John Barnes, author of one of the most-used Ada texts, outlined the meanings of "safe" and "secure" software in a very straightforward manner:

If software is "safe", it cannot harm the world

If software is "secure", the world cannot harm it.

From what I've seen, C and its derivatives do not have the intrinsic mechanisms to make software developed with that language either "safe" or "secure". It's too easy to break both safety and security using C and its derivatives, because a programmer can cast between types, auto-promote from one type to another, and similar logical faux pas, and the compiler will very happily allow such to take place, which means most bugs are able to hide until run time. Not so with Ada; because of strict type checking, casting must be explicit, and an attempt to auto-promote will be met with a CONSTRAINT_ERROR at compile time.

As the poster on my wall says, "[i]f builders built buildings the way programmers write programs, the first woodpecker to come along would destroy civilization."

about 6 months ago
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Ask Slashdot: Why Are We Still Writing Text-Based Code?

TVmisGuided Three problems (876 comments)

I see three problems with automatically presuming that any meaningful code for a compiled program will include a graphical interface.

  • Adding code to produce a graphical interface immediately quadruples the amount of code required for a given program, and at least triples the size of the executable.
  • Trying to design a usable and logical graphical interface for a program is frequently more complicated than devising the base program itself.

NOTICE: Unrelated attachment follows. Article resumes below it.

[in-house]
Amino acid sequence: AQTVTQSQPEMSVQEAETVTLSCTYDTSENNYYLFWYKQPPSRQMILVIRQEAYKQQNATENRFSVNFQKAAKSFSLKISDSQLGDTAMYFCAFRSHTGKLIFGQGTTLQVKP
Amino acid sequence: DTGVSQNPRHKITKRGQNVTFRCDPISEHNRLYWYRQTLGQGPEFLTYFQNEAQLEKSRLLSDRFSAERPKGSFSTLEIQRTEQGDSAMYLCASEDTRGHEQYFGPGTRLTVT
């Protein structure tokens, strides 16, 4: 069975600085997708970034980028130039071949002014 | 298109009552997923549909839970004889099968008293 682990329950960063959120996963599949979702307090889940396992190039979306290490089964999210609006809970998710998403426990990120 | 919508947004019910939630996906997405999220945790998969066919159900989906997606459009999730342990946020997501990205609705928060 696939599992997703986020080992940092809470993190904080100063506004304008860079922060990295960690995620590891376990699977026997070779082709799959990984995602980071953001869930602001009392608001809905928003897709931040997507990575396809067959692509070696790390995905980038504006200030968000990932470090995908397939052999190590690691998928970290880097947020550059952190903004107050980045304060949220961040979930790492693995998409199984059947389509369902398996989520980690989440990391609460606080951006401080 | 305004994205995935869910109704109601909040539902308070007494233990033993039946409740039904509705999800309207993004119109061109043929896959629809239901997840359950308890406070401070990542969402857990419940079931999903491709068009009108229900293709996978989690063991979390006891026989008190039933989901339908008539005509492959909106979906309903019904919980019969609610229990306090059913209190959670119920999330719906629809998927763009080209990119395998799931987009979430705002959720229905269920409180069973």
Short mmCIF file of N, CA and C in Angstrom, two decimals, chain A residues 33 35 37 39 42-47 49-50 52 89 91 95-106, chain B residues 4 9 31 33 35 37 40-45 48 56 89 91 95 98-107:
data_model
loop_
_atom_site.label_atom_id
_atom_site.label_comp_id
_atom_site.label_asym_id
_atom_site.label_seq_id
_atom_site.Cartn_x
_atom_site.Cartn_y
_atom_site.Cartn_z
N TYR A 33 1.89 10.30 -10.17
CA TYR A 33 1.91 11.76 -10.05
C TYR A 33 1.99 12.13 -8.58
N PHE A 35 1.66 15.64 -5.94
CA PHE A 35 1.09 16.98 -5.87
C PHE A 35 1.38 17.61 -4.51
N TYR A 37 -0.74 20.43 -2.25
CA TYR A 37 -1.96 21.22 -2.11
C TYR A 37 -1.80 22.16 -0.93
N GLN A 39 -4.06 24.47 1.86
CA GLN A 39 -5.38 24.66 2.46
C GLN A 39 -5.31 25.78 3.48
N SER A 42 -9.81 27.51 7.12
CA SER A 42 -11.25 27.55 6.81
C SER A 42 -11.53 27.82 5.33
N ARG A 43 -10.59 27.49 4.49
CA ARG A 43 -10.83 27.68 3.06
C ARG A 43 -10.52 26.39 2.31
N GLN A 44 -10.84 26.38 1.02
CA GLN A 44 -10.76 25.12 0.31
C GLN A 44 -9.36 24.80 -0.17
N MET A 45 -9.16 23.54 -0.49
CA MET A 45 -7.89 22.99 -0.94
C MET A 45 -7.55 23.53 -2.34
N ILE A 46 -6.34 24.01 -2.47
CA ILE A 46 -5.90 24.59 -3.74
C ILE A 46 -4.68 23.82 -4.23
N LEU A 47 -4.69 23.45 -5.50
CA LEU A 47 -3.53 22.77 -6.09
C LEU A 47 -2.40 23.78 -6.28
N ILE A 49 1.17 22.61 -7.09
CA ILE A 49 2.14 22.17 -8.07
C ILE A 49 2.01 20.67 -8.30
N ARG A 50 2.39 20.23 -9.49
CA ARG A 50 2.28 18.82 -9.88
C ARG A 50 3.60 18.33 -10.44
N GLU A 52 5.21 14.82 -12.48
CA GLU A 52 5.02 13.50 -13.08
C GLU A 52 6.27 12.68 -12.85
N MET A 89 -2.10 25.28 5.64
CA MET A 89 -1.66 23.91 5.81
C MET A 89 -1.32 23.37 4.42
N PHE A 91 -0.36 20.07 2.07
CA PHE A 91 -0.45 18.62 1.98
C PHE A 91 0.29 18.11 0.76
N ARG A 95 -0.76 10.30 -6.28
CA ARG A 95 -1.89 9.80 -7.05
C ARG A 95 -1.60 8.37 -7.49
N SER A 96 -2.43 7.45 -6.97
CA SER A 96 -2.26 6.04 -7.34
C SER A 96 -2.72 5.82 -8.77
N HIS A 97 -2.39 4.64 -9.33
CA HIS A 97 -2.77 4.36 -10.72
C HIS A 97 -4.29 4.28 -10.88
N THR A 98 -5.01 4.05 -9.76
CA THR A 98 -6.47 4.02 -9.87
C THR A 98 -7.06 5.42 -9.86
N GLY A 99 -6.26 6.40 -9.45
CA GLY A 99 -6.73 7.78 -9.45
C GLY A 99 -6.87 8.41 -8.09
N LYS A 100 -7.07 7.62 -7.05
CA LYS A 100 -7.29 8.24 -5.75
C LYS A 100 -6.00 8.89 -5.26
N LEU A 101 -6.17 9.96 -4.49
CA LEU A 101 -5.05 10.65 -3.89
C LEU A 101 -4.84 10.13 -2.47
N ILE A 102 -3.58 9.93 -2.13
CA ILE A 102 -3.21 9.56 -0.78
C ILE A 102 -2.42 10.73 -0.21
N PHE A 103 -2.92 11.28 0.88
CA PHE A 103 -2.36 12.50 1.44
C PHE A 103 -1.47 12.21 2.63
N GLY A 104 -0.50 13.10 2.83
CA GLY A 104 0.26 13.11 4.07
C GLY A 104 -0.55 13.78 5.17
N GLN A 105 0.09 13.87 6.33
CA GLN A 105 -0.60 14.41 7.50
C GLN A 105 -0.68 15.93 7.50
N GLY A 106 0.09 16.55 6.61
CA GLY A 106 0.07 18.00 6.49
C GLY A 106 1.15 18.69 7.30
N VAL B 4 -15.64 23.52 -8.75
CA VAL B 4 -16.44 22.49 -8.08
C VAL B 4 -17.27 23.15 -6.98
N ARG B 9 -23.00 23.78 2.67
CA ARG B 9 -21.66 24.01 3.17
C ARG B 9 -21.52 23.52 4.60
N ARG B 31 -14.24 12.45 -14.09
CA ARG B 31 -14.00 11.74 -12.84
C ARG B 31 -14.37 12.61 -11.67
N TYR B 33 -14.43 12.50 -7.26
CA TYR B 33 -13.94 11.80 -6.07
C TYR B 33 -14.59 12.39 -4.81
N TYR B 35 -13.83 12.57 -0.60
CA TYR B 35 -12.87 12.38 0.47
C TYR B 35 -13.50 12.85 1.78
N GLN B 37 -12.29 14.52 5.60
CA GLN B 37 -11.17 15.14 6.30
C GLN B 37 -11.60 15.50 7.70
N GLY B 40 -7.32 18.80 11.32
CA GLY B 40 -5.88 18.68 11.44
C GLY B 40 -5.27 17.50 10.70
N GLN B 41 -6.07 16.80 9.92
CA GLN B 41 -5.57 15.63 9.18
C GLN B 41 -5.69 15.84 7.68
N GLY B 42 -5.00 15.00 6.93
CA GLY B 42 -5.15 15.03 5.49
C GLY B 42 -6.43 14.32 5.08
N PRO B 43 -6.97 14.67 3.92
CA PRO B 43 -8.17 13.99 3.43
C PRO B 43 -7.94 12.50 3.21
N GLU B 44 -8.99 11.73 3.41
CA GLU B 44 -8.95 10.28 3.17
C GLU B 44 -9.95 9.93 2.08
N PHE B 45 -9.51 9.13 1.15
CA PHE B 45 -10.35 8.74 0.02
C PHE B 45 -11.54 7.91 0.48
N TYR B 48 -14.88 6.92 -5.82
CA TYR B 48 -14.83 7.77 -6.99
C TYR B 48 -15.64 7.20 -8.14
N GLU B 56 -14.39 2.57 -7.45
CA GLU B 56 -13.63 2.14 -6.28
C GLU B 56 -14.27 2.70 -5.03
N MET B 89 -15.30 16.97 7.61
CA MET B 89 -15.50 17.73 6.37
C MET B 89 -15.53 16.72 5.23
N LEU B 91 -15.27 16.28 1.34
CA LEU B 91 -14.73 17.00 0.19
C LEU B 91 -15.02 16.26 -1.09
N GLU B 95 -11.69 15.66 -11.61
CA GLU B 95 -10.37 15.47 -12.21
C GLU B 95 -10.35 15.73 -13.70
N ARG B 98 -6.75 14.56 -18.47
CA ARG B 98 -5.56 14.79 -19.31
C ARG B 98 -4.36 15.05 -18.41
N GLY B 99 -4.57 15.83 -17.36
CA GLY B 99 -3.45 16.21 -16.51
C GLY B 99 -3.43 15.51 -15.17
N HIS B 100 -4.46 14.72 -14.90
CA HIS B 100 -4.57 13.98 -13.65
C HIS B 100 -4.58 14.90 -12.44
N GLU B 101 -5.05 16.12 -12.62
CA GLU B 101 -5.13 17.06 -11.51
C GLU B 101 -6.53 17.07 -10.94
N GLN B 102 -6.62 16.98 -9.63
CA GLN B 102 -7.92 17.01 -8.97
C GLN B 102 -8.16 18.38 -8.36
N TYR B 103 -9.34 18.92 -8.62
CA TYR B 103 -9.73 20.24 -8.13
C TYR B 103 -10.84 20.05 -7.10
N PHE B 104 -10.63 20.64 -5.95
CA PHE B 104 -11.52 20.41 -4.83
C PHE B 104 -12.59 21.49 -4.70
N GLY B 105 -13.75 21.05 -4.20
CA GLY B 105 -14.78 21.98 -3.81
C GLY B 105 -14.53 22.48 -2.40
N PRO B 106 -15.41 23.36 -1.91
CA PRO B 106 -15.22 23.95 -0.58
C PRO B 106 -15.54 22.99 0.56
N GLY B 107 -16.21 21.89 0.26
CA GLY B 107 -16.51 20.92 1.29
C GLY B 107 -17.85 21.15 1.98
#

• Ask any two programmers to choose a standard library for developing a graphical interface, and you'll likely get three answers.

That said, programs that I write for my workplace perform 100% in the background, and do all their work on large data files. What needs to be graphical about that? Would it really be that useful to quadruple the size of the code base for a program just to add selector boxes for input and output files, and a status bar?

That's as far as I go.

about 9 months ago
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NSA Has No Clue As To Scope of Snowden's Data Trove

TVmisGuided Re:Whatever happened (383 comments)

The Principle of Least Privilege is also one of the core emphases in the Department of Defense's security-clearance program. This appears, to me, to be yet another case of one hand not knowing what the other is doing...or, possibly worse, not caring.

With that said, I see no reason to live in fear. If others choose to do so, it's their choice, and I have no say over their choices; only over my own.

about 10 months ago
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NSA Has No Clue As To Scope of Snowden's Data Trove

TVmisGuided Whatever happened (383 comments)